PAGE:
The Emerald Ash Borer (EAB) or Agrilus planipennis, has devastated ash trees in southwestern Ontario and parts of the United States since its discovery in Detroit, Michigan in 2002. EAB is an invasive insect pest from Asia that attacks and kills all species of ash trees. EAB is a major economic and environmental threat that has killed more than 20 million ash trees across Ontario. Let's prevent its further spread! Use our EAB and Ash Tree Identification Guide to find them and check our EAB Look-alikes first to make sure.

Also, watch the video below for a summary of the insect, the damage it causes to ash trees, and the control methods available.

Don't move firewood

The EAB can hitchhike on the firewood, hiding under the bark of logs. By not moving firewood and sourcing it near where you are going to burn it, you can avoid carrying EAB and other invasive pests, protecting trees from invasive bugs.

In Thunder Bay

We detected EAB in Thunder Bay on June of 2016. With over 25% of our City's municipal trees being ash, not including any privately owned trees, the invasion of this pest is of great concern. The city's Forestry and Horticulture section is treating eligible ash trees with the systemic biopesticide TreeAzin. This chemical is injected directly into the tree and targets EAB larvae feeding on the wood inside the trees. 

In 2021, City Council approved changed to the Emerald Ash Borer Management Strategy, namely reducing the number of trees that will be maintained with injections indefinitely and extending the plan by an additional 4 years to 2030 while staying within the original budget. This is an adaptation to the plan based on the circumstances faced by the ash in Thunder Bay.

Our Adopt a Tree Program

The Emerald Ash Borer Adopt a Tree program gives you the opportunity to sponsor the treatment of City owned ash trees. View our Emerald Ash Borer Adopt a Tree Program Poster or our Emerald Ash Borer Adopt a Tree Program Flyer to see what you need to know before submitting your request.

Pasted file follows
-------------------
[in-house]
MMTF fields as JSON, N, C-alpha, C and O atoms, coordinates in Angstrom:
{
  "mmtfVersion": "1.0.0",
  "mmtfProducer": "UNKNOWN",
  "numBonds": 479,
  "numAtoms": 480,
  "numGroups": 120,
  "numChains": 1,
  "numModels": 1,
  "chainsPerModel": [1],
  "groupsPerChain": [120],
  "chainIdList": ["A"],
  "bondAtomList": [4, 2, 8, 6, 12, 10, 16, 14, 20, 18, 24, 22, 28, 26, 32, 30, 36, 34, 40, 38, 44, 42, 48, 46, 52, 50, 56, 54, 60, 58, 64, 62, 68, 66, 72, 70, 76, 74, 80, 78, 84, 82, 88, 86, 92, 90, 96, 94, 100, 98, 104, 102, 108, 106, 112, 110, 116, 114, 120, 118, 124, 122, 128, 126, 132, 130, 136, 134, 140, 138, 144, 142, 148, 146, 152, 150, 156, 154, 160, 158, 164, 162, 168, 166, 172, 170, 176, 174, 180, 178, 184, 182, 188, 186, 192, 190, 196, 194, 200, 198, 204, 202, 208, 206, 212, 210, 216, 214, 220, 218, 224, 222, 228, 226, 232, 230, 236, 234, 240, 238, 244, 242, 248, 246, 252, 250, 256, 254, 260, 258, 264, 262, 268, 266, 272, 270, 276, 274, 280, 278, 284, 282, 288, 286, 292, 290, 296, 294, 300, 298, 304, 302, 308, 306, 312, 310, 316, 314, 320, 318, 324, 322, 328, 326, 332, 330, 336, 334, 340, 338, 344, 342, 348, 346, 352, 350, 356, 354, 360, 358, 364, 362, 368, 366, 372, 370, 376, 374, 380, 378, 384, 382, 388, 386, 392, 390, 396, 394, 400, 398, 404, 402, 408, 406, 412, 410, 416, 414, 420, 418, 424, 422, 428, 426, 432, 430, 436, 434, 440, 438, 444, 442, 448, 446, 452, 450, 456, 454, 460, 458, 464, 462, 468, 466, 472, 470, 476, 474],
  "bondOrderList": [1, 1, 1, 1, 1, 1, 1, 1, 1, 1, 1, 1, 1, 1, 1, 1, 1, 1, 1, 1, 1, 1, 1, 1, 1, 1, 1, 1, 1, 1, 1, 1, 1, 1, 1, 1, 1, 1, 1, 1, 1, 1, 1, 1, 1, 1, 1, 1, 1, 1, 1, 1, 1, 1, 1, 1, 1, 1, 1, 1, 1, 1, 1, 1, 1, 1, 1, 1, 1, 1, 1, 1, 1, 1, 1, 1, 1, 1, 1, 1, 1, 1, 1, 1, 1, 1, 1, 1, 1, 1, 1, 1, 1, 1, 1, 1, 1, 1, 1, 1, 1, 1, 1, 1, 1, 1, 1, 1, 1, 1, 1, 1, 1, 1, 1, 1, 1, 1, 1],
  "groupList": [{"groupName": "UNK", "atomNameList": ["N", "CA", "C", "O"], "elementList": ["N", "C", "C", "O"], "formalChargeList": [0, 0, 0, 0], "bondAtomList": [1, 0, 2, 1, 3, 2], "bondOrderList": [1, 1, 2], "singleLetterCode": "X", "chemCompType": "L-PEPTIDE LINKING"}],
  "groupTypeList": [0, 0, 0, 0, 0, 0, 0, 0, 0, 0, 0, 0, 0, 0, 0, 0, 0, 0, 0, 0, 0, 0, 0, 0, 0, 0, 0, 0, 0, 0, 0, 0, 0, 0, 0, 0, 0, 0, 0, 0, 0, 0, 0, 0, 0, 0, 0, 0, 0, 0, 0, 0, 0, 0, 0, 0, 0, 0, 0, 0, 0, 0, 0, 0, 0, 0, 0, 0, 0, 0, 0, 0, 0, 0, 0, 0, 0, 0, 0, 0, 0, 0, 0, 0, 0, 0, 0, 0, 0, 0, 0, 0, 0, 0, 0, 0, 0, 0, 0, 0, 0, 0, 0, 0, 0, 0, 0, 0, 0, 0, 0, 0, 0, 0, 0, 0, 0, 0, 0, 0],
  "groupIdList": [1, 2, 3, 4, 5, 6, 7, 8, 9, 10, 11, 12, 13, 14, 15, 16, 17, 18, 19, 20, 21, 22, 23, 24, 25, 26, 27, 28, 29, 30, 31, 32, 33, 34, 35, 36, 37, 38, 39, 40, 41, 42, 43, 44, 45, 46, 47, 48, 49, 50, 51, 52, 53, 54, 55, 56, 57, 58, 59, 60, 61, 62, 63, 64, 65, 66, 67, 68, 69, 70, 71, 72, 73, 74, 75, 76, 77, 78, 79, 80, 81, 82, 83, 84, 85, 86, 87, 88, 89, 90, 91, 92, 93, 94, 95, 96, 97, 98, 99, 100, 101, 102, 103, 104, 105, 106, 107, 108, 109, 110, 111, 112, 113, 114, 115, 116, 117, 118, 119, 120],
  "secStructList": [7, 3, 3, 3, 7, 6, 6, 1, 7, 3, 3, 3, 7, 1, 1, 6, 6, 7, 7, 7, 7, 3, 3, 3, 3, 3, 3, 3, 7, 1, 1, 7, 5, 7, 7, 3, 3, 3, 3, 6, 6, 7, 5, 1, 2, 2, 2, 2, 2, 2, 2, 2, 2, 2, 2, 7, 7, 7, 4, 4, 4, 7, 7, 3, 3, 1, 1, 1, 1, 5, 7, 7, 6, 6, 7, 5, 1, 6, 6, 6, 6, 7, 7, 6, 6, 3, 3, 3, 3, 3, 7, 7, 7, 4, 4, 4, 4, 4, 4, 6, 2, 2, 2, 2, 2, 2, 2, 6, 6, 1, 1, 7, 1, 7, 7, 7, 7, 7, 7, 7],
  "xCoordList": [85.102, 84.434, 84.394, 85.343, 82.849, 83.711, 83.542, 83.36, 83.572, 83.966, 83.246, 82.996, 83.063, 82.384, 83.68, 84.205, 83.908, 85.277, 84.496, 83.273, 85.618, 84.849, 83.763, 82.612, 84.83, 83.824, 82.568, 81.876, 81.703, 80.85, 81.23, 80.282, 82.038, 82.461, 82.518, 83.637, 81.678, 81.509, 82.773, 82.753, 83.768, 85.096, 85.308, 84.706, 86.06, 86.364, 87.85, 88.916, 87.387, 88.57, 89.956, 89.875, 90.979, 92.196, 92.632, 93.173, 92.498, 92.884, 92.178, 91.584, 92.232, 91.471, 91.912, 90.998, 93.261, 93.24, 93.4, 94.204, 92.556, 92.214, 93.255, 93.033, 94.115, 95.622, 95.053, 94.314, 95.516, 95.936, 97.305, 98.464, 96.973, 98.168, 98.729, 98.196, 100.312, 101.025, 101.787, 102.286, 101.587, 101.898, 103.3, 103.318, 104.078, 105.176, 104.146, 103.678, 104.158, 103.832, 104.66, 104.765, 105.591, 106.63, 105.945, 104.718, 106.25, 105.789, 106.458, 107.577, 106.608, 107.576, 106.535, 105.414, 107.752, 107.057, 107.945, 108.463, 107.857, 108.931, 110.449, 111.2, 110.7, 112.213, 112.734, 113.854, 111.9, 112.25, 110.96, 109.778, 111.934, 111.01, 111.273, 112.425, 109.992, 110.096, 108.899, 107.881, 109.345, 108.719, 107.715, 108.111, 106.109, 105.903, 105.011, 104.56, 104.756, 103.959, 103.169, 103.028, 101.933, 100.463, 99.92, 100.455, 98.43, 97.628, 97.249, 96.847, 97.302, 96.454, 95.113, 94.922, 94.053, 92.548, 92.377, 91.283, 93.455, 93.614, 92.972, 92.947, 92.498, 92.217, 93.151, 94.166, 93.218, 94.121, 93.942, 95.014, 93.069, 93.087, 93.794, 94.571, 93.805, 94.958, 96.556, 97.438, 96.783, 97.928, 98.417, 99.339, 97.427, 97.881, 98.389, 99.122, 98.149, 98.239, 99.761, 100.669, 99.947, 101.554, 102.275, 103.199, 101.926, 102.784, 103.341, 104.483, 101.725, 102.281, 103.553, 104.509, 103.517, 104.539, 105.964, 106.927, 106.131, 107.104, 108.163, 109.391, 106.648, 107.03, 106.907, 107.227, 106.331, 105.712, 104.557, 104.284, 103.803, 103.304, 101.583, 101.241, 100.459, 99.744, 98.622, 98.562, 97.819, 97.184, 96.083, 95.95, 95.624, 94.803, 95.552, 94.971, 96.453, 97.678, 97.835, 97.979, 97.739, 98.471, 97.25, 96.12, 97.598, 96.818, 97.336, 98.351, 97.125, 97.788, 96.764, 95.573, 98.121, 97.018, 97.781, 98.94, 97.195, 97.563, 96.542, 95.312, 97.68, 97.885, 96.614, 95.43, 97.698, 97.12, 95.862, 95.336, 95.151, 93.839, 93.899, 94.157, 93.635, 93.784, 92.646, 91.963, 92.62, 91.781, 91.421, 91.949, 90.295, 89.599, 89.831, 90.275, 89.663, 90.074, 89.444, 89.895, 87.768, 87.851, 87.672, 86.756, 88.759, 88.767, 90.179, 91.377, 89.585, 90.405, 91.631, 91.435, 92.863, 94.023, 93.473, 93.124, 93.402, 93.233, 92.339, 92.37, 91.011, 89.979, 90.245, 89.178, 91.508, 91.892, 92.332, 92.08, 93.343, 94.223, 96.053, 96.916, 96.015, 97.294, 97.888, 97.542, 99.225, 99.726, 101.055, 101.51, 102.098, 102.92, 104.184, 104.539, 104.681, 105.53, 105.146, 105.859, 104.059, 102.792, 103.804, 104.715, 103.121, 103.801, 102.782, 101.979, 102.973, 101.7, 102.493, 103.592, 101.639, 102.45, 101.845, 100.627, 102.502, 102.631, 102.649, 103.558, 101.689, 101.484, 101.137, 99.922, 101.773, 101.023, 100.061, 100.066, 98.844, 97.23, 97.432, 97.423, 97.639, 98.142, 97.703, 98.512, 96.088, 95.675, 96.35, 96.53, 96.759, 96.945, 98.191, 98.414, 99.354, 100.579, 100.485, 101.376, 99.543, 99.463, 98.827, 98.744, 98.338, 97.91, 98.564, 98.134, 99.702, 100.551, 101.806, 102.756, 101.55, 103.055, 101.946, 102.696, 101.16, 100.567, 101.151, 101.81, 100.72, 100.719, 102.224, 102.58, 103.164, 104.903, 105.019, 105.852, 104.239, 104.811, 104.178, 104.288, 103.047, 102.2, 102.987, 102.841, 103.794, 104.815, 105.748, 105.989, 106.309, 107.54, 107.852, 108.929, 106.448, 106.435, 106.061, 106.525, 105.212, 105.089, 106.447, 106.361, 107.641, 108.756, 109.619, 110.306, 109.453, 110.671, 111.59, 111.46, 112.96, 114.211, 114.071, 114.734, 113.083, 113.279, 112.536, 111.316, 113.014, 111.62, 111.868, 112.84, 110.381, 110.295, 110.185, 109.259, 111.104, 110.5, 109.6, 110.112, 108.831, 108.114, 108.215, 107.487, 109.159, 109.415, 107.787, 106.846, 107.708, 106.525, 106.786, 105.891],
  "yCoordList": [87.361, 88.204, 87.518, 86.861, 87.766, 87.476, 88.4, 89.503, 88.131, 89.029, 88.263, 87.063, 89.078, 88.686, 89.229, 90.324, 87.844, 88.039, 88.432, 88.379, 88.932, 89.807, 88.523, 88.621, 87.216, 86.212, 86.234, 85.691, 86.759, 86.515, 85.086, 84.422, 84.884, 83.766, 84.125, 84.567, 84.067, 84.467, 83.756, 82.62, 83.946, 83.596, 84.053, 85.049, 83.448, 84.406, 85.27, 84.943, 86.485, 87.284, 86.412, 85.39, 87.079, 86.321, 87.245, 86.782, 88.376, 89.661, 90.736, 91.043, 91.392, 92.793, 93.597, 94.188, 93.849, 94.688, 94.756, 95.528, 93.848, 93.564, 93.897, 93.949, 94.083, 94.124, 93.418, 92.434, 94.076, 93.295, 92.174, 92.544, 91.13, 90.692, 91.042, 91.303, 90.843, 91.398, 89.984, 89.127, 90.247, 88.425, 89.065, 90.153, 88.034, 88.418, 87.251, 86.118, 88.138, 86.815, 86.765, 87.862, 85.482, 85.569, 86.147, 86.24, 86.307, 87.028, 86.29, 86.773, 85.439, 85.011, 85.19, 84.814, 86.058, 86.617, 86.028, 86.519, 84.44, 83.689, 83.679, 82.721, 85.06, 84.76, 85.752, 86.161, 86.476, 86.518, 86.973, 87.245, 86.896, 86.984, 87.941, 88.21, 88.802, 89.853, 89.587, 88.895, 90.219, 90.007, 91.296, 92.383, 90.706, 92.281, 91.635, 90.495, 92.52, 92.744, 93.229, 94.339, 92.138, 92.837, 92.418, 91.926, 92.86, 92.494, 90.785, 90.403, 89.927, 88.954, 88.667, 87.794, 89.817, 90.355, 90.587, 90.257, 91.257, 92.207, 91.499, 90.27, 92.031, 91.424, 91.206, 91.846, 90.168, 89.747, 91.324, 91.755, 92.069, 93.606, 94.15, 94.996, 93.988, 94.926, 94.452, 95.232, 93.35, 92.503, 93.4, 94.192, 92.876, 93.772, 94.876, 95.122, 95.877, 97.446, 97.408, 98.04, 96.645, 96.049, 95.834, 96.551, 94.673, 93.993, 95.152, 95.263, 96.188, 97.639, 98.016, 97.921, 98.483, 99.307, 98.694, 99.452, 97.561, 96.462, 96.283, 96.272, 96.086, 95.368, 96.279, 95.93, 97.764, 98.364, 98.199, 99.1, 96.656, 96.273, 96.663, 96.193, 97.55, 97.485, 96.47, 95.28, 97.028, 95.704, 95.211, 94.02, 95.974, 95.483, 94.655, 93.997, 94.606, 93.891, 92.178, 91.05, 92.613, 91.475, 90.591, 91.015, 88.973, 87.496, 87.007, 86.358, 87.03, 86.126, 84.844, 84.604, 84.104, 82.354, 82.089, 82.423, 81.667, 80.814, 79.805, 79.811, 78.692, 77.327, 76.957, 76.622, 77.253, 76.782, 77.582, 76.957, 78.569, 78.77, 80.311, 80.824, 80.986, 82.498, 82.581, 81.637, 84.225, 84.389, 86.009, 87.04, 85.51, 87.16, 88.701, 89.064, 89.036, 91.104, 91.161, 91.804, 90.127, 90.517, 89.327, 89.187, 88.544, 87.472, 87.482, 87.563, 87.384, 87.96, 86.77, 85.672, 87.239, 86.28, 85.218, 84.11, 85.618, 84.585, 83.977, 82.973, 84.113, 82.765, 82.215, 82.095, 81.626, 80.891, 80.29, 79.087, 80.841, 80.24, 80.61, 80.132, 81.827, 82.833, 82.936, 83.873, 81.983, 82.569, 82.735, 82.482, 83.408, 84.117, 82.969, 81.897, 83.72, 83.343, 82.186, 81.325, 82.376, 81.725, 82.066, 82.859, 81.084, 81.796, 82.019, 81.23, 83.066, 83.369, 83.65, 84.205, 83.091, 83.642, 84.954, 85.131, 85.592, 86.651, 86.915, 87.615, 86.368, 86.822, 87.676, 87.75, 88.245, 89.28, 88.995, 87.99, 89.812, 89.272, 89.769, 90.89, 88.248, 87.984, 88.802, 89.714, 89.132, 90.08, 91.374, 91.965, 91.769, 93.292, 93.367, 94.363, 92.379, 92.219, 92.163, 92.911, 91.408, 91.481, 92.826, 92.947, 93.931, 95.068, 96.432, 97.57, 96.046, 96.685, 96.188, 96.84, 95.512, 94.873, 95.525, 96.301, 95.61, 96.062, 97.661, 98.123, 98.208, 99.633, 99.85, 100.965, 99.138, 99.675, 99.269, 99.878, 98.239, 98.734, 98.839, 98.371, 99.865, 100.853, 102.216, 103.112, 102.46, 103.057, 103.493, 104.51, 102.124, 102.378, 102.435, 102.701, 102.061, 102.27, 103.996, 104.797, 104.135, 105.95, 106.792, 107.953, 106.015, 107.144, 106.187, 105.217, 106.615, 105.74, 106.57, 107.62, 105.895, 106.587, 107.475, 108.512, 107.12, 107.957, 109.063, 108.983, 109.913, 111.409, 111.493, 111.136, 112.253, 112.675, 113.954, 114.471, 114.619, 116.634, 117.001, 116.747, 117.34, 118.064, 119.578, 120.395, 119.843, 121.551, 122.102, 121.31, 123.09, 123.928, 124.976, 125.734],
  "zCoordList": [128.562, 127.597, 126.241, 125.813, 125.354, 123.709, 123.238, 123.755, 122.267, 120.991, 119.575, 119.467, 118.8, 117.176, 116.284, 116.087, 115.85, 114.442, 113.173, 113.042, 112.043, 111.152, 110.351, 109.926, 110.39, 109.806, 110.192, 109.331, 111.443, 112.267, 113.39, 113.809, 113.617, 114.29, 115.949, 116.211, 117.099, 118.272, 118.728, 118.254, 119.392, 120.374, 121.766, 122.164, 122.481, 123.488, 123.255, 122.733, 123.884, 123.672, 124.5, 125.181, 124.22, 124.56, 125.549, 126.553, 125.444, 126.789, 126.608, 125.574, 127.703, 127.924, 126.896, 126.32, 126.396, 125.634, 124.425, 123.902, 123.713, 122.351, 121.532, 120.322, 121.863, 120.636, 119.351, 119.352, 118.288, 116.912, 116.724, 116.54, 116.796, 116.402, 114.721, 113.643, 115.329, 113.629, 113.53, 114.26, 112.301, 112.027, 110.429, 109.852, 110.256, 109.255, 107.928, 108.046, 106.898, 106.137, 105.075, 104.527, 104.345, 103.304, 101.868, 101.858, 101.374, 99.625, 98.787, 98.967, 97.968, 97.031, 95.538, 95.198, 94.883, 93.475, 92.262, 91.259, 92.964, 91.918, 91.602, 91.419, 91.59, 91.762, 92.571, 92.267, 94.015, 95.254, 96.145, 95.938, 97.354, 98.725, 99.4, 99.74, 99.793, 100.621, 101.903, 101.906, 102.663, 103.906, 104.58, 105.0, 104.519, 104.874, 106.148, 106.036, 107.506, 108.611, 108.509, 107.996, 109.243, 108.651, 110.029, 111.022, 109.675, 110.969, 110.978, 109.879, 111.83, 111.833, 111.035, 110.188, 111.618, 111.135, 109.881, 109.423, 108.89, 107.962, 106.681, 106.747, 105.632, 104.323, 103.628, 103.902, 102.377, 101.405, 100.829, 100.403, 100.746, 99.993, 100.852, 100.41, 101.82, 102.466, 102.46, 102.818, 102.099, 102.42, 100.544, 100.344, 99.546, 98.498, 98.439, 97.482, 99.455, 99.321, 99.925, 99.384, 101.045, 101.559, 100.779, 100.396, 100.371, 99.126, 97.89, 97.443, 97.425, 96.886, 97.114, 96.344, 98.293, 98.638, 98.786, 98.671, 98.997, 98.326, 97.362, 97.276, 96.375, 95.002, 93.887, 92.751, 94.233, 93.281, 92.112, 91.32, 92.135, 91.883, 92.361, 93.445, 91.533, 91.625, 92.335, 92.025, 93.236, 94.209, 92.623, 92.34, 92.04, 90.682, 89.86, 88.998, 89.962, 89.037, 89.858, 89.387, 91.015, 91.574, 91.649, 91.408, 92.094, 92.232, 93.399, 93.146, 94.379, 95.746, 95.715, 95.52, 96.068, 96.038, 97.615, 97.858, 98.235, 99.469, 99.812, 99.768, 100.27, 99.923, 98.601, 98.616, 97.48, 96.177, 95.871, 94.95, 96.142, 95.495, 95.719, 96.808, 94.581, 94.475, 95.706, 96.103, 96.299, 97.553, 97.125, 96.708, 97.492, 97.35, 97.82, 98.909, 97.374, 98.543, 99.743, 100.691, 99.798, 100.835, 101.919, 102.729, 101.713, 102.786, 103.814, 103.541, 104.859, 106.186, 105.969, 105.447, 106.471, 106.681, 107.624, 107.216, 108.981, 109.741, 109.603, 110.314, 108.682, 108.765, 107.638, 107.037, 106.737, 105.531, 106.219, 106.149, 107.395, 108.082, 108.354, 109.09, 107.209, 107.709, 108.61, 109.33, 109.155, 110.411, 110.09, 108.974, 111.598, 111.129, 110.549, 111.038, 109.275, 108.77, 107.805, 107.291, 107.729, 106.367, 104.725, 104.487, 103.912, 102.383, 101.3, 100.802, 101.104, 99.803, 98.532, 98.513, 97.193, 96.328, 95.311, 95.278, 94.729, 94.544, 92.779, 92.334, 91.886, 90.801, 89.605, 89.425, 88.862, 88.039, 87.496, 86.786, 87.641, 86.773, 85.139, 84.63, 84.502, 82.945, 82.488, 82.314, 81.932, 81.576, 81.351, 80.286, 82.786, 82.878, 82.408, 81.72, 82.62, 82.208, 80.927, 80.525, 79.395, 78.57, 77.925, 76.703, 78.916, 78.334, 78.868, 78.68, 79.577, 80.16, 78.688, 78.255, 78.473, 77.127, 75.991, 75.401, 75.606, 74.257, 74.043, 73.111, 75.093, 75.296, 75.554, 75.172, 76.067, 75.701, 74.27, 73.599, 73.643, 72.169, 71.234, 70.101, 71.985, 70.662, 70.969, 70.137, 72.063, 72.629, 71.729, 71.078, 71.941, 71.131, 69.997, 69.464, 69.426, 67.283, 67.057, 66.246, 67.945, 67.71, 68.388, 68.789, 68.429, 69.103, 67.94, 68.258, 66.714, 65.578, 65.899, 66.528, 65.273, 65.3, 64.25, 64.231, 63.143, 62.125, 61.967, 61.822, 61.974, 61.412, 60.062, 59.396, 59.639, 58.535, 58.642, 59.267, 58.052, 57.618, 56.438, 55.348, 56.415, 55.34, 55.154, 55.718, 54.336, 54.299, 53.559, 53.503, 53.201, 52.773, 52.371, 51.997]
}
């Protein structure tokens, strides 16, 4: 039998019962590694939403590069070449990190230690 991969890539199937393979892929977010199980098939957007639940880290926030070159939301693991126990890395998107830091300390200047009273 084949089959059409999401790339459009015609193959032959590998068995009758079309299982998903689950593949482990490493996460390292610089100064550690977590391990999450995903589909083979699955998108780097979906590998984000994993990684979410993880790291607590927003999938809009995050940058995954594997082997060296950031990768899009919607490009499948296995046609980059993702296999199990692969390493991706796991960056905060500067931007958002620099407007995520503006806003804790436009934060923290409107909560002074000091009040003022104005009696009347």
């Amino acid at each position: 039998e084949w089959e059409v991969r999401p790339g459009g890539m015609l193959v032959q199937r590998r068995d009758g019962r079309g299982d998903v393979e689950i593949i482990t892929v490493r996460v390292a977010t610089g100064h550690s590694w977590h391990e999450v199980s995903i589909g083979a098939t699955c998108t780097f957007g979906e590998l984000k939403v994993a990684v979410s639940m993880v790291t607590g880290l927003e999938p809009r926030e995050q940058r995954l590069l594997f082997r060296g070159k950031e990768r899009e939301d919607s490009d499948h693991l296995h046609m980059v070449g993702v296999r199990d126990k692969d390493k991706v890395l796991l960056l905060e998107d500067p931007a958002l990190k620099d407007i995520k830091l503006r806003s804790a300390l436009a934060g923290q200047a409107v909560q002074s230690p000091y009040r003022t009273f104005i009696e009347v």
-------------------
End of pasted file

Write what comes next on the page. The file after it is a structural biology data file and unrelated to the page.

Program steps

  1. Contact or call City dispatch 625-2195 to inquire about sponsoring the treatment of a City owned ash tree.
  2. City Forestry staff will contact you to discuss the Adopt a Tree process and review any tree assessment or site information available for this location.
  3. If the information available rules out the potential for treatment (tree has a poor assessment rating, etc.) the process will end at this point.
  4. If the tree appears to be a candidate, we will arrange a site visit to confirm the assessment and look for any other potential site considerations that might affect approval and if pruning is required prior to injection.
  5. If approved, we will issue the approval in writing, schedule any required pruning and let you know whom to contact to schedule the injection treatment.
  6. Once the injection treatment is completed, the contractor will provide you and the City a record confirming of the work.
  7. You will be required to apply again in two years’ time to initiate the next required treatment, which will follow the same process.


Mountain ash tree

The EAB does not threaten the mountain ash, as it is not a true ash tree. It is in the genus Sorbus, while true ash trees are in the genus Fraxinus. Mountain ash have a greater number of smaller compound leaves and produce vibrant red berries in the late summer and early fall. 


Use these great resources on everything related to EAB, including particular injections and protecting ash trees:

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Tree Maintenance & Care